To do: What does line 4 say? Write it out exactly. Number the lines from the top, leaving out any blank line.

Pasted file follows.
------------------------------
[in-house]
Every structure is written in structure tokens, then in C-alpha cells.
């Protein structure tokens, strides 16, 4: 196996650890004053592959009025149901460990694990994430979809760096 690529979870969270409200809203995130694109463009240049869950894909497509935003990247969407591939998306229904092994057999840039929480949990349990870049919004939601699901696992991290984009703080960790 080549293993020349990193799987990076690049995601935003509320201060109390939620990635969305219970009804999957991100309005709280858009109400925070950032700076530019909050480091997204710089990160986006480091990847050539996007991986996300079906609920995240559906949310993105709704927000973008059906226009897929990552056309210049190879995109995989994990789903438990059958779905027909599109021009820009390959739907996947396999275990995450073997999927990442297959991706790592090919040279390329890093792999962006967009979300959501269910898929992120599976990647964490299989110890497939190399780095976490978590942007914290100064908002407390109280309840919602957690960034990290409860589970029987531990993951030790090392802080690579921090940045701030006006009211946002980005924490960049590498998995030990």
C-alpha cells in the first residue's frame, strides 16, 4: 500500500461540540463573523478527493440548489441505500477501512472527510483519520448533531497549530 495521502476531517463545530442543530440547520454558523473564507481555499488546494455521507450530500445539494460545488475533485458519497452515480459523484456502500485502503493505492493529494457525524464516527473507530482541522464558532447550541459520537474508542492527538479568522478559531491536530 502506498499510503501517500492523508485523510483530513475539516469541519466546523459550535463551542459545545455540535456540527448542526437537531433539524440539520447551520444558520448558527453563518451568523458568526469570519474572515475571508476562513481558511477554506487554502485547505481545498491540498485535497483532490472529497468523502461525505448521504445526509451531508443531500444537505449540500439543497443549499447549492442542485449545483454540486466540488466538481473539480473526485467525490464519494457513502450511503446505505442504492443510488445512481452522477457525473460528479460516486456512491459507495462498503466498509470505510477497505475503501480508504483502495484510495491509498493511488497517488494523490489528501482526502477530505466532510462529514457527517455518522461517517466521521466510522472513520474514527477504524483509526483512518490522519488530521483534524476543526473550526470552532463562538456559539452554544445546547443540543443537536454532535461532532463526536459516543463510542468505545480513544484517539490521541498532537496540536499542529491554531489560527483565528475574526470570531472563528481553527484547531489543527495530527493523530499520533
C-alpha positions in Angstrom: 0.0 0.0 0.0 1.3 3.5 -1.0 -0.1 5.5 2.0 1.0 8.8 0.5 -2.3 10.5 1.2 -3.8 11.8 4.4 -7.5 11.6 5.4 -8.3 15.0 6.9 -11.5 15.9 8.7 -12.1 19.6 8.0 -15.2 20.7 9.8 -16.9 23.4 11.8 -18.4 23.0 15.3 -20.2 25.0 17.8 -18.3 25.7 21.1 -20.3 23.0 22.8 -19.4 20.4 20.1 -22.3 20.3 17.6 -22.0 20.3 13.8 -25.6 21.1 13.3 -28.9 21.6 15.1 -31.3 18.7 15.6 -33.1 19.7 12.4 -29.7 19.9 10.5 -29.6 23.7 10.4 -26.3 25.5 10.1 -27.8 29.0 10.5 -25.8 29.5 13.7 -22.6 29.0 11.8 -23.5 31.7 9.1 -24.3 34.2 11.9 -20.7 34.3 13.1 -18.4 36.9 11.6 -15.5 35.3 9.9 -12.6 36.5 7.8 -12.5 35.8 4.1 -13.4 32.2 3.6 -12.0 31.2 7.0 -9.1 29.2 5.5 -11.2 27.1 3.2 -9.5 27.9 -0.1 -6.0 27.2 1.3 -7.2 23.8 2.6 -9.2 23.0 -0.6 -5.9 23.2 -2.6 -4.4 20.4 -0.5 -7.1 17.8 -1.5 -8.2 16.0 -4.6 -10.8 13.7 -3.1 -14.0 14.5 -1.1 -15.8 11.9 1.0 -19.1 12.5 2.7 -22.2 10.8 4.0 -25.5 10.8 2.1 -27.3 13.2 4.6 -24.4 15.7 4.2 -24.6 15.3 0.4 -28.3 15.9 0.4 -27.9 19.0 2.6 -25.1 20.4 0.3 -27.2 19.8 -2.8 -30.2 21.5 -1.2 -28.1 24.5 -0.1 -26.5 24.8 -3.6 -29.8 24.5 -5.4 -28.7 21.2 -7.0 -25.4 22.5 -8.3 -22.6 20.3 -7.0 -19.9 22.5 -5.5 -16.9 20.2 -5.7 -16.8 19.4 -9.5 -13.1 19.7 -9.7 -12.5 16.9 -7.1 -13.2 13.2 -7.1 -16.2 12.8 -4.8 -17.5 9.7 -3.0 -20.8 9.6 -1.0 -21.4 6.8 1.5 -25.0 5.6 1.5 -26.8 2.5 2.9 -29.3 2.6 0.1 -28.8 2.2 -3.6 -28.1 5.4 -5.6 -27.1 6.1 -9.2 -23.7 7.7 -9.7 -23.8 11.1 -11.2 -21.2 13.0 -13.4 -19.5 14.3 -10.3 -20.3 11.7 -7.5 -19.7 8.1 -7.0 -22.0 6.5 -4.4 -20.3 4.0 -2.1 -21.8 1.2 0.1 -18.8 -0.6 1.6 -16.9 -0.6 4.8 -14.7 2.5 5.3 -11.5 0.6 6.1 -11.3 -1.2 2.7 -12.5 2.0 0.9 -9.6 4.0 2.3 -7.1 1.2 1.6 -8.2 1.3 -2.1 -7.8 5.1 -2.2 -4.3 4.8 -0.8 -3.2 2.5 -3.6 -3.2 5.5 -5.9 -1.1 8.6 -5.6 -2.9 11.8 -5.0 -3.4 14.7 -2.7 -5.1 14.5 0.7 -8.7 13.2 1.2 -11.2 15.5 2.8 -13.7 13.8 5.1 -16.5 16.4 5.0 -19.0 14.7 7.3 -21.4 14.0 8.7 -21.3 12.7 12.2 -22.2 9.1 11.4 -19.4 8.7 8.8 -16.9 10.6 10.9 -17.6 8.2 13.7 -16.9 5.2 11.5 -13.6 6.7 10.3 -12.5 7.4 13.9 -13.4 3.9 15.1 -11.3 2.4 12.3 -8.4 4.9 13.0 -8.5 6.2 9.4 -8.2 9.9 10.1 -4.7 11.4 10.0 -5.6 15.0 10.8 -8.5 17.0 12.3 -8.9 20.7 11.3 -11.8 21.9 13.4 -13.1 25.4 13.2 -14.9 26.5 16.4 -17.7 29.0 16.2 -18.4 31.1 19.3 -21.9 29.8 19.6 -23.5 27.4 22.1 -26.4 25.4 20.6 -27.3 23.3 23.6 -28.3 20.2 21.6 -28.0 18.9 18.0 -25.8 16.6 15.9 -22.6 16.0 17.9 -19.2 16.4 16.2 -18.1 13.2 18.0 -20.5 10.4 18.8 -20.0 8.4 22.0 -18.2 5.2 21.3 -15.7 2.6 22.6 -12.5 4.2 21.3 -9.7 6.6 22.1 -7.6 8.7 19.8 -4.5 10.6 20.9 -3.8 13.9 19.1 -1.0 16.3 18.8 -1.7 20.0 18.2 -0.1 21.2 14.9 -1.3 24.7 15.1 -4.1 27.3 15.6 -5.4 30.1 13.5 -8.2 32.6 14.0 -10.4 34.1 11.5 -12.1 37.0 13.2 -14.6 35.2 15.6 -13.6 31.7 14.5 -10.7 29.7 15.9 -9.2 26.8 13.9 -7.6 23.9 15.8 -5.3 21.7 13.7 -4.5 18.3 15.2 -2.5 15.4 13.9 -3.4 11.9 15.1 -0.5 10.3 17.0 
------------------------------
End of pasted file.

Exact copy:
C-alpha cells in the first residue's frame, strides 16, 4: 500500500461540540463573523478527493440548489441505500477501512472527510483519520448533531497549530 495521502476531517463545530442543530440547520454558523473564507481555499488546494455521507450530500445539494460545488475533485458519497452515480459523484456502500485502503493505492493529494457525524464516527473507530482541522464558532447550541459520537474508542492527538479568522478559531491536530 502506498499510503501517500492523508485523510483530513475539516469541519466546523459550535463551542459545545455540535456540527448542526437537531433539524440539520447551520444558520448558527453563518451568523458568526469570519474572515475571508476562513481558511477554506487554502485547505481545498491540498485535497483532490472529497468523502461525505448521504445526509451531508443531500444537505449540500439543497443549499447549492442542485449545483454540486466540488466538481473539480473526485467525490464519494457513502450511503446505505442504492443510488445512481452522477457525473460528479460516486456512491459507495462498503466498509470505510477497505475503501480508504483502495484510495491509498493511488497517488494523490489528501482526502477530505466532510462529514457527517455518522461517517466521521466510522472513520474514527477504524483509526483512518490522519488530521483534524476543526473550526470552532463562538456559539452554544445546547443540543443537536454532535461532532463526536459516543463510542468505545480513544484517539490521541498532537496540536499542529491554531489560527483565528475574526470570531472563528481553527484547531489543527495530527493523530499520533